May 19, 2015/ / VIDEOS/ Comments: 9

Back in October of 2014, Pontus Alv came out with “Manhattan Days,” a six-minute Super 8mm short film of the Polar/CONS crew cruising through NYC with some sketchy portable obstacles: two diamond-plate metal grates to wallie, a pole to jam, and a reinforced shopping cart to grind and carry around the rest of the stuff from spot to spot.

The final edit makes it look like a super fun and easy project, but this behind the scenes footage we just got proves otherwise. Manhattan traffic, nosey bystanders, the limits of Super 8, and the sheer difficulty of hauling hundreds of pounds of metal around made for plenty of difficulties in production. Check out how Pontus and Co. overcame these hurdles to make one of last year’s best clips.

Screen Shot 2015-05-19 at 11.59.10 AM

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  1. Sebastian K.

    May 19, 2015 4:31 pm

    I like the idea of having a concept behind a skate video.

    Pretty sure I’ve said this before, I can’t watch skate videos on the internet anymore. It’s not that I don’t like to see skating anymore, but that it’s all starting to move too fast, and every single video looks the same. 3 minute clips with the best tricks, without any feeling of storytelling or even time passing, everything is starting to feel mechanical. The interview with Greg Hunt about the Vans video kind of hit the nail on the head on that one, skateboarding needs to continue telling stories, not to just be a sport-showreel of best performances.

    I never thought I’d be getting bored of watching skate videos, but I could write an essay of why I’m starting to hate the internet and what it’s doing to skate culture (to some extent). Thanks to all you guys at Jenkem for bringing out actually interesting content, and thanks for all of you being super nice dudes.

    • John T

      May 19, 2015 5:15 pm

      Took the words out of my fingertips

    • ATate

      May 19, 2015 6:39 pm

      Well said Sebastian, I agree.

    • helge

      May 20, 2015 8:30 am

      weird, i feel quite the opposite way. look at skatevideos 10 or maybe 15 years ago: 10 skaters, 10 parts, every single one with a similar song, depending on which company was invoved and little to no editing apart from stringing together the clips.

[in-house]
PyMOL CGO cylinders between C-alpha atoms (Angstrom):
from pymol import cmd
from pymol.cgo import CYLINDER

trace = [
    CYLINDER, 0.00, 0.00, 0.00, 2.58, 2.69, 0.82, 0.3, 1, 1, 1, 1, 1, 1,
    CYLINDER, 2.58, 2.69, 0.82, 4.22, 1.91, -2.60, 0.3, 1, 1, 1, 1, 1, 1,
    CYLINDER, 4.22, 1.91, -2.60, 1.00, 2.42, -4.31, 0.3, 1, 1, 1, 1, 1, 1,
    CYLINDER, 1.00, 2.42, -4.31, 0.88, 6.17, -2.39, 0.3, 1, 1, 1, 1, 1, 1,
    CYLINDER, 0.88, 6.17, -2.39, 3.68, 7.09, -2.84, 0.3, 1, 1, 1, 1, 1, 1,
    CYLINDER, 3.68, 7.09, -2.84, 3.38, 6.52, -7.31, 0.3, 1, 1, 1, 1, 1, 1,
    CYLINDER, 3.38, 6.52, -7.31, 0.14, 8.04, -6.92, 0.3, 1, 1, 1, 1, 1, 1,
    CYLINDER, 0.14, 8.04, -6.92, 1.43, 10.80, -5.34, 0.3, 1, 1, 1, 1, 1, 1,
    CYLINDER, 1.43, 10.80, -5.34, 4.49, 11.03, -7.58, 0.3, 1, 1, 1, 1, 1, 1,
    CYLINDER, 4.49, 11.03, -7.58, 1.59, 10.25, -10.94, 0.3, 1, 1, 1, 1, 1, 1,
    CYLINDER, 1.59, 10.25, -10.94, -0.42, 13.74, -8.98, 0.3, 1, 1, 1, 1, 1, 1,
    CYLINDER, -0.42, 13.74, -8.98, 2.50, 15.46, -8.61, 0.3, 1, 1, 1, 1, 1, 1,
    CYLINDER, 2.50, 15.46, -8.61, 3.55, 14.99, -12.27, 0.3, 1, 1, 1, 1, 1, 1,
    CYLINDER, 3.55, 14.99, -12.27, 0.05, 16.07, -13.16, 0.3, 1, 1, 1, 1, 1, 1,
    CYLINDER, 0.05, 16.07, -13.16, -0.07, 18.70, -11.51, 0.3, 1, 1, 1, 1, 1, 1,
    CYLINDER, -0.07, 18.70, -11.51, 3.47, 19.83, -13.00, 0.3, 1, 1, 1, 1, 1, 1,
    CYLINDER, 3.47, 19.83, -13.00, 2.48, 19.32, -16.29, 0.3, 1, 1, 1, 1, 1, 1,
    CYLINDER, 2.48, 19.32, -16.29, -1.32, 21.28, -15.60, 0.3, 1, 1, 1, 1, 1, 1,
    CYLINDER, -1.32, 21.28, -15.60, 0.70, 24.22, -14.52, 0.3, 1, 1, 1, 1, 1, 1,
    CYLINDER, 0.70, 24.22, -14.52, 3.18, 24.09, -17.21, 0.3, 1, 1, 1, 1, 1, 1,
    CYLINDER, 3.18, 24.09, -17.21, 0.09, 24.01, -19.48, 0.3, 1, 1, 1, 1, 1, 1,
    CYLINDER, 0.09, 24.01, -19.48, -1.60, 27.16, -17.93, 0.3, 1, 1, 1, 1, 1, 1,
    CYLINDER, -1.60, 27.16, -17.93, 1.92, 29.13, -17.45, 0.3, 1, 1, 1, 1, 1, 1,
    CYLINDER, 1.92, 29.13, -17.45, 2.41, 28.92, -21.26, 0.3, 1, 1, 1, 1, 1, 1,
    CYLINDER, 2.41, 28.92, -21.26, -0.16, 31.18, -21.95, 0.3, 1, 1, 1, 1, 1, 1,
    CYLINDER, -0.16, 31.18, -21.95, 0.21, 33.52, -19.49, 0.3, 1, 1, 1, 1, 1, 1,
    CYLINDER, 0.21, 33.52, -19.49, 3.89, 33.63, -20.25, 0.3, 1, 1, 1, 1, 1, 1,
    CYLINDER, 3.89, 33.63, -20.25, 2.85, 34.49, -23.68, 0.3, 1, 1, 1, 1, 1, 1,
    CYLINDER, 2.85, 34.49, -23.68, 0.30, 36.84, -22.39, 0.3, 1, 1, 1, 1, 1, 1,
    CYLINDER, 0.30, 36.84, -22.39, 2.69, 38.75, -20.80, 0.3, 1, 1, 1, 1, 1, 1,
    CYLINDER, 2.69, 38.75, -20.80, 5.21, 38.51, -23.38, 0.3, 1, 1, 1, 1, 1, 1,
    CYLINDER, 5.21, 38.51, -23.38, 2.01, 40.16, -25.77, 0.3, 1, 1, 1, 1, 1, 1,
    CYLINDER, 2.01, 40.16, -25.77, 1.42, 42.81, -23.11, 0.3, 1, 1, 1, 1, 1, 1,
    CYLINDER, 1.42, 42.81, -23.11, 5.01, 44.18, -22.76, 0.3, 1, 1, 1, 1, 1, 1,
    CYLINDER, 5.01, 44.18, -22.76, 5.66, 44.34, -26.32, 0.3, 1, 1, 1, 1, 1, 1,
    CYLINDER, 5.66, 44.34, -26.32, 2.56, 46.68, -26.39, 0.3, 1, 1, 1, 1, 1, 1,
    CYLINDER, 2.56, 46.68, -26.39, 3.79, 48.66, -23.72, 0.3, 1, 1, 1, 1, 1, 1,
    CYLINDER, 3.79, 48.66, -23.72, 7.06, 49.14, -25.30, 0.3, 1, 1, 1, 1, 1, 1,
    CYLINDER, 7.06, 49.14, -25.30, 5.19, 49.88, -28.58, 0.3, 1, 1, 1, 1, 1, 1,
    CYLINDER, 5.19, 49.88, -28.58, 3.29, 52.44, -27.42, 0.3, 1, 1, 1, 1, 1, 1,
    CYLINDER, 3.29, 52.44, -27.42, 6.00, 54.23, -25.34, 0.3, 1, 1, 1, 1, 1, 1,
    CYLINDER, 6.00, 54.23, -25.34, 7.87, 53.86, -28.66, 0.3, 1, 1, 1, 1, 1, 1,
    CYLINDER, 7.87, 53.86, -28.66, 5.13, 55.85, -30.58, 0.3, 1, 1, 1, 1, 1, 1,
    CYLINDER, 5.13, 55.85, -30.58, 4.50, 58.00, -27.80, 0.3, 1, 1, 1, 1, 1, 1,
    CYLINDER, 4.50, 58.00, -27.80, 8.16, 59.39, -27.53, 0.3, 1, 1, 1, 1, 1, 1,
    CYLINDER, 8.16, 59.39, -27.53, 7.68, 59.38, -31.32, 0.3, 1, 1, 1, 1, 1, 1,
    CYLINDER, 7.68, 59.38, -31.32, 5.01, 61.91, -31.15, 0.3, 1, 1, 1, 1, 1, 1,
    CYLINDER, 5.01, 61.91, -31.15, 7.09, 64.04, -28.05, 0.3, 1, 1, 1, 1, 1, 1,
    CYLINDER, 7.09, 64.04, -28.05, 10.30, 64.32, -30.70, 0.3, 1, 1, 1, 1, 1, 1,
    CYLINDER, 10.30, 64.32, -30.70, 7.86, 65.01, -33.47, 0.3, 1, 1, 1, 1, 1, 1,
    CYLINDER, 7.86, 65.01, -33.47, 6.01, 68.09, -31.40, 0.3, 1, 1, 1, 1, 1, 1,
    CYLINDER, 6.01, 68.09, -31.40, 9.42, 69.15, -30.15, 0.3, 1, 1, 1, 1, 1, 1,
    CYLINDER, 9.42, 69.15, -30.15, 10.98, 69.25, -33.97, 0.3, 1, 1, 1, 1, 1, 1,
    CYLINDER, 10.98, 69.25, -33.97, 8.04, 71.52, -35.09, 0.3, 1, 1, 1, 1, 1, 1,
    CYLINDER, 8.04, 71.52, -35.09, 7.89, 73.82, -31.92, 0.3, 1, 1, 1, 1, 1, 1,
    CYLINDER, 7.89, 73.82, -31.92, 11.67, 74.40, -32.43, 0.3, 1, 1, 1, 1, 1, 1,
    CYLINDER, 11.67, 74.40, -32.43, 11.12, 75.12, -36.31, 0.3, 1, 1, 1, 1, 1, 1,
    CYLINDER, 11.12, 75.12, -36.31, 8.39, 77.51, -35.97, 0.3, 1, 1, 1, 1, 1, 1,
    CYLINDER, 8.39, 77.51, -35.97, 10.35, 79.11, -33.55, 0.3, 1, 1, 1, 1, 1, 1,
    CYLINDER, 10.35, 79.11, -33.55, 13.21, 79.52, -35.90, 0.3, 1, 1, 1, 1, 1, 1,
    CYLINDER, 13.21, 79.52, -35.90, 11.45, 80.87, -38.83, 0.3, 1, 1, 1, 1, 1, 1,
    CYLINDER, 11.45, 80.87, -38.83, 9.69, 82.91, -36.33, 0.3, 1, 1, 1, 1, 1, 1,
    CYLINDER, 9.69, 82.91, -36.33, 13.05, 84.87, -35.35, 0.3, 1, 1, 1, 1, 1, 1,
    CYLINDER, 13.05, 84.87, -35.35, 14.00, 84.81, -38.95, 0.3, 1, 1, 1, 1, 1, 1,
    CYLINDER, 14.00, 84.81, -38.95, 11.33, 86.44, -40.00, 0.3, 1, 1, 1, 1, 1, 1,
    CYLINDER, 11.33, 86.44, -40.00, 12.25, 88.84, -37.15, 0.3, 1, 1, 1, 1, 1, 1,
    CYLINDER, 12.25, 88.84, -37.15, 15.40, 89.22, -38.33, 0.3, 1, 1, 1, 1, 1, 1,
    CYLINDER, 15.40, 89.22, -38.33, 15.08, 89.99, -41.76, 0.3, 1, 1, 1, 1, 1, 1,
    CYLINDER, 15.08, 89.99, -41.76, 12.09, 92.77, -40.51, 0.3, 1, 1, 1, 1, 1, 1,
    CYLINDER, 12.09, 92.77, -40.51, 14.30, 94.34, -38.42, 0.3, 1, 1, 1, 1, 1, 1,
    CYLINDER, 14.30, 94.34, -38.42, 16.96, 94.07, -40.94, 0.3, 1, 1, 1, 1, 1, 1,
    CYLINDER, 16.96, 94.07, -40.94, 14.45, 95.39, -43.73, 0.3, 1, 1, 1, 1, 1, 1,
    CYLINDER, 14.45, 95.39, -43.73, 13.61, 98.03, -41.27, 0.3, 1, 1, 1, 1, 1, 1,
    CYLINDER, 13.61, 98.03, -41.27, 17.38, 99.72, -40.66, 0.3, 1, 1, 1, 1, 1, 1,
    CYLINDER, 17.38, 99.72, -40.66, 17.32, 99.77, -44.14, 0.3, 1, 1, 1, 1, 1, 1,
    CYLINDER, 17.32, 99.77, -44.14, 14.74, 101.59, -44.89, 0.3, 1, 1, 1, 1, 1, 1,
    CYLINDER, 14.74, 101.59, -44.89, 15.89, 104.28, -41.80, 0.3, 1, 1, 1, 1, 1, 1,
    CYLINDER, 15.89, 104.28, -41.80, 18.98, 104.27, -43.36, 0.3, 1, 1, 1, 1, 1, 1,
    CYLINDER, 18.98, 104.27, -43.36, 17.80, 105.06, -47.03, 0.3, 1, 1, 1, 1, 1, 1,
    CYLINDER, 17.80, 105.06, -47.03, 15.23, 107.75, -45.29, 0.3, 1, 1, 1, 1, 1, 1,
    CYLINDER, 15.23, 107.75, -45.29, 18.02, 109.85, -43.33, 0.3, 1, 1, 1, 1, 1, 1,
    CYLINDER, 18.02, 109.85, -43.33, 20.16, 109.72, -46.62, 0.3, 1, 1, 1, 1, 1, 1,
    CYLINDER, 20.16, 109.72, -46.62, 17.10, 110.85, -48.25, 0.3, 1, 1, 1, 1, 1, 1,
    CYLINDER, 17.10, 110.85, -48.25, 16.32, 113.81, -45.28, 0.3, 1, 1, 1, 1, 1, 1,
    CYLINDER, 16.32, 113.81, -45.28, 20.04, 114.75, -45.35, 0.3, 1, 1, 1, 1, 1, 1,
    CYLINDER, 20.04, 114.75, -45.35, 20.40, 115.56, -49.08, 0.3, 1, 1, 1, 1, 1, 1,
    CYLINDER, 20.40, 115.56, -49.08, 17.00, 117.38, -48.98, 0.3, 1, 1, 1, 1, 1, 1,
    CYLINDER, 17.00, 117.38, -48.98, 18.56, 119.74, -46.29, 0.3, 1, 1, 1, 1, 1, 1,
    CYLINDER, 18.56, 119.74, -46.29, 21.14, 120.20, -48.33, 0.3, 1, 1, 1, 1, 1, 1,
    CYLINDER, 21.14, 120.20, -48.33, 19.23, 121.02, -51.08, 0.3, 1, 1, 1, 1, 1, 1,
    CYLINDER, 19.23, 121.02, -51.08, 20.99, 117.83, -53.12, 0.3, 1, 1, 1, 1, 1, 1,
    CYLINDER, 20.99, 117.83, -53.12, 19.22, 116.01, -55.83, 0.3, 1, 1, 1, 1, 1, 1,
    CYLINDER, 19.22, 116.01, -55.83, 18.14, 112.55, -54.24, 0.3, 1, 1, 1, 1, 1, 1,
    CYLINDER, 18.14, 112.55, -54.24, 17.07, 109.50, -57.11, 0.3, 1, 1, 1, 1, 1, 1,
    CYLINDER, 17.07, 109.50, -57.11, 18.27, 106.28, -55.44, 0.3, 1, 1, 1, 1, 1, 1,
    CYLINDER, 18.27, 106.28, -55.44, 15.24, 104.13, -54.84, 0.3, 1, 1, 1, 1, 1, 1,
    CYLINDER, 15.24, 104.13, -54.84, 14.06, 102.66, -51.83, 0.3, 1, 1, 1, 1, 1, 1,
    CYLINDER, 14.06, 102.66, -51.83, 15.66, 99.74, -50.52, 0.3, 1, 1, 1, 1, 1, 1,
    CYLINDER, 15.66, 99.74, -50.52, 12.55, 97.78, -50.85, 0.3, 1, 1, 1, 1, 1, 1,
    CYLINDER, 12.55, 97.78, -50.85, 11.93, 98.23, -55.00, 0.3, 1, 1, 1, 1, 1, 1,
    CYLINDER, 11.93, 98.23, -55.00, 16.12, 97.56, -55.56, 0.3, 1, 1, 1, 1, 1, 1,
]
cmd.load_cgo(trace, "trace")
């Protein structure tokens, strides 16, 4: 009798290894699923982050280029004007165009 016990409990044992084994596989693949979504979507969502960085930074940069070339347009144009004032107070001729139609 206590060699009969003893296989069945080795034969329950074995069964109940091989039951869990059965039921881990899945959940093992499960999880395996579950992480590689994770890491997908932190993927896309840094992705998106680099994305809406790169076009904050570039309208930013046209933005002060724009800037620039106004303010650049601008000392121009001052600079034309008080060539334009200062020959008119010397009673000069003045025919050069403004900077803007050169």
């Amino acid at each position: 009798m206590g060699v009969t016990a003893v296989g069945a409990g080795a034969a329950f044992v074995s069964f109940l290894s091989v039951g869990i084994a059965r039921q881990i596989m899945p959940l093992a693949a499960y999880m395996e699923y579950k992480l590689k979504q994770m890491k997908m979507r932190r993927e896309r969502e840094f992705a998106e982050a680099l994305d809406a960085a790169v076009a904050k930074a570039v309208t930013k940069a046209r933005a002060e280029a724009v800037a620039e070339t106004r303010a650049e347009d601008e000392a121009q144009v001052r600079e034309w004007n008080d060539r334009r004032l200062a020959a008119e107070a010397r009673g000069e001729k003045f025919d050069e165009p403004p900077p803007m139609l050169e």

nowadays theres way more creativity and diversity in terms of songs, editing and format: you still have the classical 10-parts-video but also a lot of “travel documentaries” if you will, portraits of individual skaters, behind-the-scenes clips on both skaters and the industry, much more videos from companies outside of the USA, etc. I say it has gotten a lot more interesting. if anything the sheer abundance of clips is a problem and the fact, that in between videos hardly any progress is visible, because there is so little time in between them. cheers

  2. Dick Meyers

    May 19, 2015 6:20 pm

    First song?

  3. ATate

    May 19, 2015 6:48 pm

    This is so awesome. Very eye opening all the work that goes into these films. I really appreciate what work you guys put into this shit. Amazing; skaters, filming, locations, sick ass skating and most of all the final edit leaves you wanting more and wishing you were there with everyone.

    I watch Manhattan Days multiple times a week, its that good. I feel a great disconnect with much of the skating that’s out there in the internet(and its all amazing!) for the most part. But these Polar films have some magic in them. So even though I’m old and in the Corporate rut( grave, they look the same) I still feel a stirring in my heart watching these videos from Polar, that magic comes through to me.

    So I thank you guys again for making these rad videos and inspiring an old man to get out, push around, and for just a fleeting time…feel some magic for a bit.

  4. Bootsy Mooving Coop

    June 3, 2015 8:15 am

    That SeenMr Track is goddamn nice! And you can get all his stuff via Bandcamp for the price you wanna pay.
    That making-of really reminds how a friend of mine and me made a short film about skateboarding in the ancient villages we’re from. We wouldn’t have all those metal plates and stuff but carrying all that camera equipment through all those fields and woods was a nightmare too. But I’m hyped to watch that video in 30 years and have such a fluid reminder of how we used to see things then. Here it is, feel free to speak your mind:

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